Olmert turns to UTJ for support

Following refusal of 3 Labor MKs to OK budget, PM steps up talks with UTJ.

By
May 11, 2006 03:54
1 minute read.
mk yaacov litzman face 298

yaacov litzman face 298. (photo credit: Ariel Jerozolimski)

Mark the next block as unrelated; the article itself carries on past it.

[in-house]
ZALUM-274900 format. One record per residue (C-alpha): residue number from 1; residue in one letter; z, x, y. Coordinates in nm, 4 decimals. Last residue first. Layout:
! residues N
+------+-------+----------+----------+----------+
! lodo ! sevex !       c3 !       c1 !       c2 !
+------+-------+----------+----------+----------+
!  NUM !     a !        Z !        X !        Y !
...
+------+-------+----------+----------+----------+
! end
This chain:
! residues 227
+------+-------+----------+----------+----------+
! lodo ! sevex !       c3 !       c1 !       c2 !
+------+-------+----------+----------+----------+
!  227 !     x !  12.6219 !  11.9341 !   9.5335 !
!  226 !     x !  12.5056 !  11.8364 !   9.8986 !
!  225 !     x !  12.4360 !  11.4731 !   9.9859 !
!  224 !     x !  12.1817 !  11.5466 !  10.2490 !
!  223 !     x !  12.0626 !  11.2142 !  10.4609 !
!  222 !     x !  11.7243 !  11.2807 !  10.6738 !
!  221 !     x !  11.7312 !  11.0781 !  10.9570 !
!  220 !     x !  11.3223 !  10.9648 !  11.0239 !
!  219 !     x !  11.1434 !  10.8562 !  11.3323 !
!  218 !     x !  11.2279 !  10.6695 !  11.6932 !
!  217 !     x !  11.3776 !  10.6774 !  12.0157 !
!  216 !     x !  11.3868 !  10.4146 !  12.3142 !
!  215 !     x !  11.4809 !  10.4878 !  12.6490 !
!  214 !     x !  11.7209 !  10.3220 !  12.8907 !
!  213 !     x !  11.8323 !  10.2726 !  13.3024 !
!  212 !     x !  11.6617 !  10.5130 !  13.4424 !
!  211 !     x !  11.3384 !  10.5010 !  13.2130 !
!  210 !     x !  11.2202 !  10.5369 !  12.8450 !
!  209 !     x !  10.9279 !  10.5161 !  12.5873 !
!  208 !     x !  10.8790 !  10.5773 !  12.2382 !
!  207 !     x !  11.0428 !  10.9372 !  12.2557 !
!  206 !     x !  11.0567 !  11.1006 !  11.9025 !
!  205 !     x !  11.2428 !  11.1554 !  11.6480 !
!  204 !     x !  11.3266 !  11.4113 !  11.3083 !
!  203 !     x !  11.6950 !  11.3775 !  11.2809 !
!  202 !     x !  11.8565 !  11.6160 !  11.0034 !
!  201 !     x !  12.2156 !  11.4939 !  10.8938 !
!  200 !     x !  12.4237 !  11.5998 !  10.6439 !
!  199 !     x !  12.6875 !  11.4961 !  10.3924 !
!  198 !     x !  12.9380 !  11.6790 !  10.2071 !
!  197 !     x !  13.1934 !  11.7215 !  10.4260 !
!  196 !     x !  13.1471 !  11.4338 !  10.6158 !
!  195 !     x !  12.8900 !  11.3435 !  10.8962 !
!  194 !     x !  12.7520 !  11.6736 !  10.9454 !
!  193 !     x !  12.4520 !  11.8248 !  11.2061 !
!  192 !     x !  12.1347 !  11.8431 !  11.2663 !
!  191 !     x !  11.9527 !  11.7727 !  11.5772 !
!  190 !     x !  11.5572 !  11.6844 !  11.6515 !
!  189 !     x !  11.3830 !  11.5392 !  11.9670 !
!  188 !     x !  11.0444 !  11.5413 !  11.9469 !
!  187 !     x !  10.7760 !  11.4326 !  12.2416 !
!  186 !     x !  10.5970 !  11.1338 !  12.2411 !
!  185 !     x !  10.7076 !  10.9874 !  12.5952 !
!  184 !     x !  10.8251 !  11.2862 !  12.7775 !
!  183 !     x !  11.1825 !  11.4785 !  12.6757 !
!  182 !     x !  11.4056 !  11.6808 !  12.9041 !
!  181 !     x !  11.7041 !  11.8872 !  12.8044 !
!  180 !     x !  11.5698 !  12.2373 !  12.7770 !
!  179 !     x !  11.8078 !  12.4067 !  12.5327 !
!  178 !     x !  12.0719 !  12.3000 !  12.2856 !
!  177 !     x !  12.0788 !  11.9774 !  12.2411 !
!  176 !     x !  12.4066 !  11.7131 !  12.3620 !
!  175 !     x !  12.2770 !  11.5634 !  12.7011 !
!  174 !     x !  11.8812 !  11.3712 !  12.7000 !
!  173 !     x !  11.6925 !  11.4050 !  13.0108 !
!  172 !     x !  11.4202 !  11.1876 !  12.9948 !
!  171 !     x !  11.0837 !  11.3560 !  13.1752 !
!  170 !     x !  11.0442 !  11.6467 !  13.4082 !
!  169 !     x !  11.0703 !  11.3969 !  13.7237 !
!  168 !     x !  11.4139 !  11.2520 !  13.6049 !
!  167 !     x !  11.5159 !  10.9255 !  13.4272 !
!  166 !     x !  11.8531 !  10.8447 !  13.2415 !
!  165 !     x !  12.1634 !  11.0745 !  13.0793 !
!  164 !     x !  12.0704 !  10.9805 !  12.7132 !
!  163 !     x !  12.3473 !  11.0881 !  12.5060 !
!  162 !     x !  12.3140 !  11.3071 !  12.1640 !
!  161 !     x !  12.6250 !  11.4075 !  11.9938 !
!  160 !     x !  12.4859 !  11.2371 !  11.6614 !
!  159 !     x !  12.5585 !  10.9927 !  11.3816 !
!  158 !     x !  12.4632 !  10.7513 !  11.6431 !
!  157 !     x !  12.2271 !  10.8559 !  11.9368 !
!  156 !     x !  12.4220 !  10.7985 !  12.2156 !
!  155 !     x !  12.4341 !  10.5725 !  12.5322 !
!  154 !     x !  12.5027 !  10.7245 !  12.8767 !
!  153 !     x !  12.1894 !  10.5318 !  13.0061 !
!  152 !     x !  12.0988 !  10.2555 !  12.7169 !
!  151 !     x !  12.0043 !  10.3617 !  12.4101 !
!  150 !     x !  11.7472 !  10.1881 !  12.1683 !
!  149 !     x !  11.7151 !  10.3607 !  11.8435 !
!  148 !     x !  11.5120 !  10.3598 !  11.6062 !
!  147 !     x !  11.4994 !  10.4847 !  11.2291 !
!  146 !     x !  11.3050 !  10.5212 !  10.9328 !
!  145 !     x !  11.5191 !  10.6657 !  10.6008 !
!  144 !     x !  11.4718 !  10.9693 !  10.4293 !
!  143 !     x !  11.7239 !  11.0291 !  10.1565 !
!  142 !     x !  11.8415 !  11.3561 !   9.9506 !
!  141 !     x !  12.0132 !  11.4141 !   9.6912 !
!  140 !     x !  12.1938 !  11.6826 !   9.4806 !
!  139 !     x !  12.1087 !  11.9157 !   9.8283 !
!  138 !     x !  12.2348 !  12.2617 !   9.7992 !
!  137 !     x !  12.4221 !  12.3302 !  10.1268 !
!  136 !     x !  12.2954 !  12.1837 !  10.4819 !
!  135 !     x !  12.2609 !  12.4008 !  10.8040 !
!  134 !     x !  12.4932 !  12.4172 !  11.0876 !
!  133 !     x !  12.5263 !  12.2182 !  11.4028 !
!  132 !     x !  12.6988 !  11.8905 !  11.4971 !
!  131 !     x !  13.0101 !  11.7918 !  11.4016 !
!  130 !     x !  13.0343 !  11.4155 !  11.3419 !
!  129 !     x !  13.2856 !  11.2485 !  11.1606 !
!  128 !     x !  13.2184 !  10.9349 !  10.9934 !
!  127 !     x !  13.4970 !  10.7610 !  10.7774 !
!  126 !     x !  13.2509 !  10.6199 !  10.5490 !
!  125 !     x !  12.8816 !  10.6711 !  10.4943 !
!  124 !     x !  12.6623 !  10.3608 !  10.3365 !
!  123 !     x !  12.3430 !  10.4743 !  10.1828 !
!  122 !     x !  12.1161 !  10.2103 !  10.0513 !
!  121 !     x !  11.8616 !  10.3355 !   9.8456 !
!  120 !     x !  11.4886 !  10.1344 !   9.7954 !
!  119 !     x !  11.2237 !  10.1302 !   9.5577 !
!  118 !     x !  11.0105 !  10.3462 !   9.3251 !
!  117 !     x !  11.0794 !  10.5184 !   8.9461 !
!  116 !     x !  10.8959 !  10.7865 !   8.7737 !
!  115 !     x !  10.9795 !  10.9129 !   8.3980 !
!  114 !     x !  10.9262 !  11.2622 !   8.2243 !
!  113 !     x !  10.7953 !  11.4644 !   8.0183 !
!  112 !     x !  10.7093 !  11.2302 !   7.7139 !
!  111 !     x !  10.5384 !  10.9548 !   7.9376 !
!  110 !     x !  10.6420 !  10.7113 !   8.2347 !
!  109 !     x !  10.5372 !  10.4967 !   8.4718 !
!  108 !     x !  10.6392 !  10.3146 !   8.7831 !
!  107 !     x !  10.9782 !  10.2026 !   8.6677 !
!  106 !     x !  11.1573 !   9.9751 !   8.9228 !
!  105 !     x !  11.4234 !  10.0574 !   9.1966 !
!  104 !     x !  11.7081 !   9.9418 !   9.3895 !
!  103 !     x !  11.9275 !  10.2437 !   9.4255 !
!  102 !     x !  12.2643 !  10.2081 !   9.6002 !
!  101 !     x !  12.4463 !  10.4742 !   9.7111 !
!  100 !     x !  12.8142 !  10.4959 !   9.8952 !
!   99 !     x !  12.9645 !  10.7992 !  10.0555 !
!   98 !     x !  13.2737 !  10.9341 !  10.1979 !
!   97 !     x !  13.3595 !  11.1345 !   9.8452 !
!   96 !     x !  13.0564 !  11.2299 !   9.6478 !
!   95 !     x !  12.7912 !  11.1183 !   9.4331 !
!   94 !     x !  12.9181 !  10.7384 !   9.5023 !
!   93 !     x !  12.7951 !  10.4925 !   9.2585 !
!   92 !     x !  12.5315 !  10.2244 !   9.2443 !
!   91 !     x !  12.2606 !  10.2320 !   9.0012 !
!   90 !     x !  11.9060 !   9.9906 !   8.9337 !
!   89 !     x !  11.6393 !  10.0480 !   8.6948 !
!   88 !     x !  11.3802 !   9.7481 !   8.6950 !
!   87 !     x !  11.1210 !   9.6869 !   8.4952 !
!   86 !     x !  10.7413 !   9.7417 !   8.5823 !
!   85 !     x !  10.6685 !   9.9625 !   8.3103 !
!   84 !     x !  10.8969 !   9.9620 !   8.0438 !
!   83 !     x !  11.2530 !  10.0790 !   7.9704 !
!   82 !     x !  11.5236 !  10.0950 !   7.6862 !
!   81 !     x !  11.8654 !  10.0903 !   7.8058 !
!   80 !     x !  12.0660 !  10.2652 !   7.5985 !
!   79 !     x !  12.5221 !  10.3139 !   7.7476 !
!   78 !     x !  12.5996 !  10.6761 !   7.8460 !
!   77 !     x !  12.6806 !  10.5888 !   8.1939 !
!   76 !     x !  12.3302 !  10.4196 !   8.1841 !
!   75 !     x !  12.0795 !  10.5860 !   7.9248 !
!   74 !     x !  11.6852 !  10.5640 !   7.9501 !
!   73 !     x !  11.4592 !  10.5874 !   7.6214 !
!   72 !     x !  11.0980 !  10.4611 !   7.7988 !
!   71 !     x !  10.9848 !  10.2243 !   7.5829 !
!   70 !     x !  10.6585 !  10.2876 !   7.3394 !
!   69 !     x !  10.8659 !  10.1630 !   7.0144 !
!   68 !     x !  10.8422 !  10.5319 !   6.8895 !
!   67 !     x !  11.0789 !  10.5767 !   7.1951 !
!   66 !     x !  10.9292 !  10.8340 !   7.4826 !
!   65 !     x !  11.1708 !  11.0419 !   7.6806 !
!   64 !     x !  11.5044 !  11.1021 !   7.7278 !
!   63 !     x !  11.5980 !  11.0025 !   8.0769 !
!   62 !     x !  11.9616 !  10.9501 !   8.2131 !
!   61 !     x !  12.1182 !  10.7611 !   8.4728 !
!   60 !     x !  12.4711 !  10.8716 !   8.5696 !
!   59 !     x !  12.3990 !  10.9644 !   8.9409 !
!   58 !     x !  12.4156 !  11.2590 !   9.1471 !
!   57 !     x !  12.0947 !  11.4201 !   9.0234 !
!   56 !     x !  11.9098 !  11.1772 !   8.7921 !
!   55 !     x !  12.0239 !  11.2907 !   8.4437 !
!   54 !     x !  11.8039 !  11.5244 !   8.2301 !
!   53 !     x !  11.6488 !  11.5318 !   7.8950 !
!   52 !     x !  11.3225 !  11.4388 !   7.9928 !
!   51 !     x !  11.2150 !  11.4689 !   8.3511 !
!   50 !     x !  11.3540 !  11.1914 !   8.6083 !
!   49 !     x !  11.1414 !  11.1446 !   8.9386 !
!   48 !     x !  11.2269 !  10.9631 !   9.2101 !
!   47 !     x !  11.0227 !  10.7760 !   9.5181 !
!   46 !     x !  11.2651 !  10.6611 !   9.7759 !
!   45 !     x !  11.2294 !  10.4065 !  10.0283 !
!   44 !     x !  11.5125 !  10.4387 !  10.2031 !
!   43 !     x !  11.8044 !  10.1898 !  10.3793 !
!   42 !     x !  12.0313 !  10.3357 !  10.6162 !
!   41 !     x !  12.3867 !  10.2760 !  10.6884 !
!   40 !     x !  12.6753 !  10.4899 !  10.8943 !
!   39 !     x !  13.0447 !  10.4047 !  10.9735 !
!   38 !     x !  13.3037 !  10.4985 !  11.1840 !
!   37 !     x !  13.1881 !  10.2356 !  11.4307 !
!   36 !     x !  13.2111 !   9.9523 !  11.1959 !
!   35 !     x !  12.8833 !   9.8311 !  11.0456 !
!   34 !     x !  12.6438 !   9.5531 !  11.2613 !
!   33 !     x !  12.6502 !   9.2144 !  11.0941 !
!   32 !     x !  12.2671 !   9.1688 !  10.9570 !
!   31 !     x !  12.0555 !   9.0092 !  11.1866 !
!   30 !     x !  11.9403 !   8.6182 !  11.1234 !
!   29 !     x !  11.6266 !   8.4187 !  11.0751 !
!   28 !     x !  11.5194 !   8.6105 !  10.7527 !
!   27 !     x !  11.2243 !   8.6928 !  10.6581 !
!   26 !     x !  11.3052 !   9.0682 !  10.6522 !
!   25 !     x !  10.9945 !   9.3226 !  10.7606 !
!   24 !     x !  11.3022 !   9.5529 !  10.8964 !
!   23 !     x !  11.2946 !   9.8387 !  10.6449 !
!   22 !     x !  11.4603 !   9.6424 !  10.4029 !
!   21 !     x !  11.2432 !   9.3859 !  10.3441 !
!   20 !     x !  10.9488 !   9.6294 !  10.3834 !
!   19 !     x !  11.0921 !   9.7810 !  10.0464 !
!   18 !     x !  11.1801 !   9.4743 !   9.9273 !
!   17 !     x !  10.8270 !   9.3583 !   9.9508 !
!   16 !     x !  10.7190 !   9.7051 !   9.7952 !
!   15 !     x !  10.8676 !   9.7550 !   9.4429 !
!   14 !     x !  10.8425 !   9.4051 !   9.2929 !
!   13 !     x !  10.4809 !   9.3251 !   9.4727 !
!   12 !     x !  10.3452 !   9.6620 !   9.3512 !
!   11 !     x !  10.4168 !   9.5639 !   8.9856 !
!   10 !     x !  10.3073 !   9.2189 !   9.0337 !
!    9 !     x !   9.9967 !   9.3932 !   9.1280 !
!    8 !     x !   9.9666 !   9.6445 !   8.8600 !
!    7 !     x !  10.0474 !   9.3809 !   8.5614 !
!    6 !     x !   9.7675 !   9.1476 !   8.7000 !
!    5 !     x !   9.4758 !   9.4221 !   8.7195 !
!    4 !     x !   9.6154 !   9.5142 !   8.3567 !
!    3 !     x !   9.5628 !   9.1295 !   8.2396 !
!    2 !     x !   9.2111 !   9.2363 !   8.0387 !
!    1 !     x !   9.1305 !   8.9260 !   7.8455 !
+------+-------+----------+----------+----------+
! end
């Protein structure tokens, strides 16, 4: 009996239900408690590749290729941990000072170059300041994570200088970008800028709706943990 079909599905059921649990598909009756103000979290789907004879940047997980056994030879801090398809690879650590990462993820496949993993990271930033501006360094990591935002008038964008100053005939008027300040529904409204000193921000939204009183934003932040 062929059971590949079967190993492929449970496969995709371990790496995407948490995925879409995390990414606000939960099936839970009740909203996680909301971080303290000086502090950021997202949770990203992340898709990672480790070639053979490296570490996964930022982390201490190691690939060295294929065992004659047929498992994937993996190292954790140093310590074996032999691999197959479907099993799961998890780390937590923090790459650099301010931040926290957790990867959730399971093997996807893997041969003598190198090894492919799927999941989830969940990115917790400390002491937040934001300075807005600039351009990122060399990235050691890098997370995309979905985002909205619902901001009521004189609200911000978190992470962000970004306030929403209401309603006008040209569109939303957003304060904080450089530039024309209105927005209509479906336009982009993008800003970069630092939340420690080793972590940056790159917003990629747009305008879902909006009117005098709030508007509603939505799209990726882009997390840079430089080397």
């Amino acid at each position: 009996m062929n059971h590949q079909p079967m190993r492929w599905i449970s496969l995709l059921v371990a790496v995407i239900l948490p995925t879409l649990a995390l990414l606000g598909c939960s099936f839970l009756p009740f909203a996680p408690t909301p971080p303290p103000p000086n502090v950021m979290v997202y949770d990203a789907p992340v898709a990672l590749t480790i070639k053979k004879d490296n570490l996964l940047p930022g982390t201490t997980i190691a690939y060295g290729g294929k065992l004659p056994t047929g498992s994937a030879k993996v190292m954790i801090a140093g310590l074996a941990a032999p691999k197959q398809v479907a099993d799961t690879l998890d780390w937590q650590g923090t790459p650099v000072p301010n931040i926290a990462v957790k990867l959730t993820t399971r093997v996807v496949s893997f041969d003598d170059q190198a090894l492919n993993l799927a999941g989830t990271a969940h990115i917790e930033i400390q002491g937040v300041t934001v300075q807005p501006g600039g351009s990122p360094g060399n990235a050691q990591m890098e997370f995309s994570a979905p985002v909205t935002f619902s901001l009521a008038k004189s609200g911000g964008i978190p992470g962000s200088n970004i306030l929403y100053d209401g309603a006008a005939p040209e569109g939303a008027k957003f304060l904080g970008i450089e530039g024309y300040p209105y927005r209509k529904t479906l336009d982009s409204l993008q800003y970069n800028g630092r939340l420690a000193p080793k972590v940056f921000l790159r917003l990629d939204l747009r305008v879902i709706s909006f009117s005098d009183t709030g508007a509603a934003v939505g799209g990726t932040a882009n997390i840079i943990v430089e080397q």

Following the decision of three Labor MKs not to vote for the budget in its first reading on Wednesday, Prime Minister Ehud Olmert stepped up coalition talks with United Torah Judaism. Olmert met with the party's representatives, shortly after the vote to try and bridge the differences still blocking a coalition agreement with the party. The meeting with MKs Ya'acov Litzman and Moshe Gafni, who as members of the opposition voted against the budget, didn't end with a result and Litzman afterwards told reporters that there is only a 50-50 chance of UTJ joining the coalition. For Litzman this will also have personal repercussions, since the Knesset Finance Committee that he chairs will begin discussing the budget on Tuesday. Litzman has already announced that if UTJ does not join the government by then, he will not pass the budget through the committee and most likely step down. The main sticking point is the UTJ demand that the government enlarge child benefits that were drastically cut during the former government. UTJ is not prepared to make do with the concessions already given to Shas that merely cancelled future cuts. The real deadline for negotiations is Sunday, since the two senior rabbis of UTJ, the Gerrer Rebbe Yaacov Alter and Rabbi Aryeh Leib Steinman, will be leaving on a 10-day fundraising tour of the United States and it's doubtful that an agreement will be authorized in their absence. Another result of the weakening of the coalition at such an early stage could be the strengthening of Shas, the only party whose members haven't yet made any problems for Olmert. Shas chairman Eli Yishai, who is Trade, Industry and Employment minister, said after the vote that "we're the only ones that Olmert can rely on. When we vote on an issue, we all vote together." Yishai hopes that as a result of his party's loyalty, the two Shas ministers-without-portfolio will be given wider responsibilities. The party's main priority is that Minister Meshulam Nahari will be appointed minister in the Education Ministry in charge of haredi schools. Despite this being the express wish of Shas spiritual leader Rabbi Ovadia Yossef, Labor which received the ministry, has opposed this. Following Labor Chairman Amir Peretz's inability to impose discipline on his party, Shas hopes it still has a chance.


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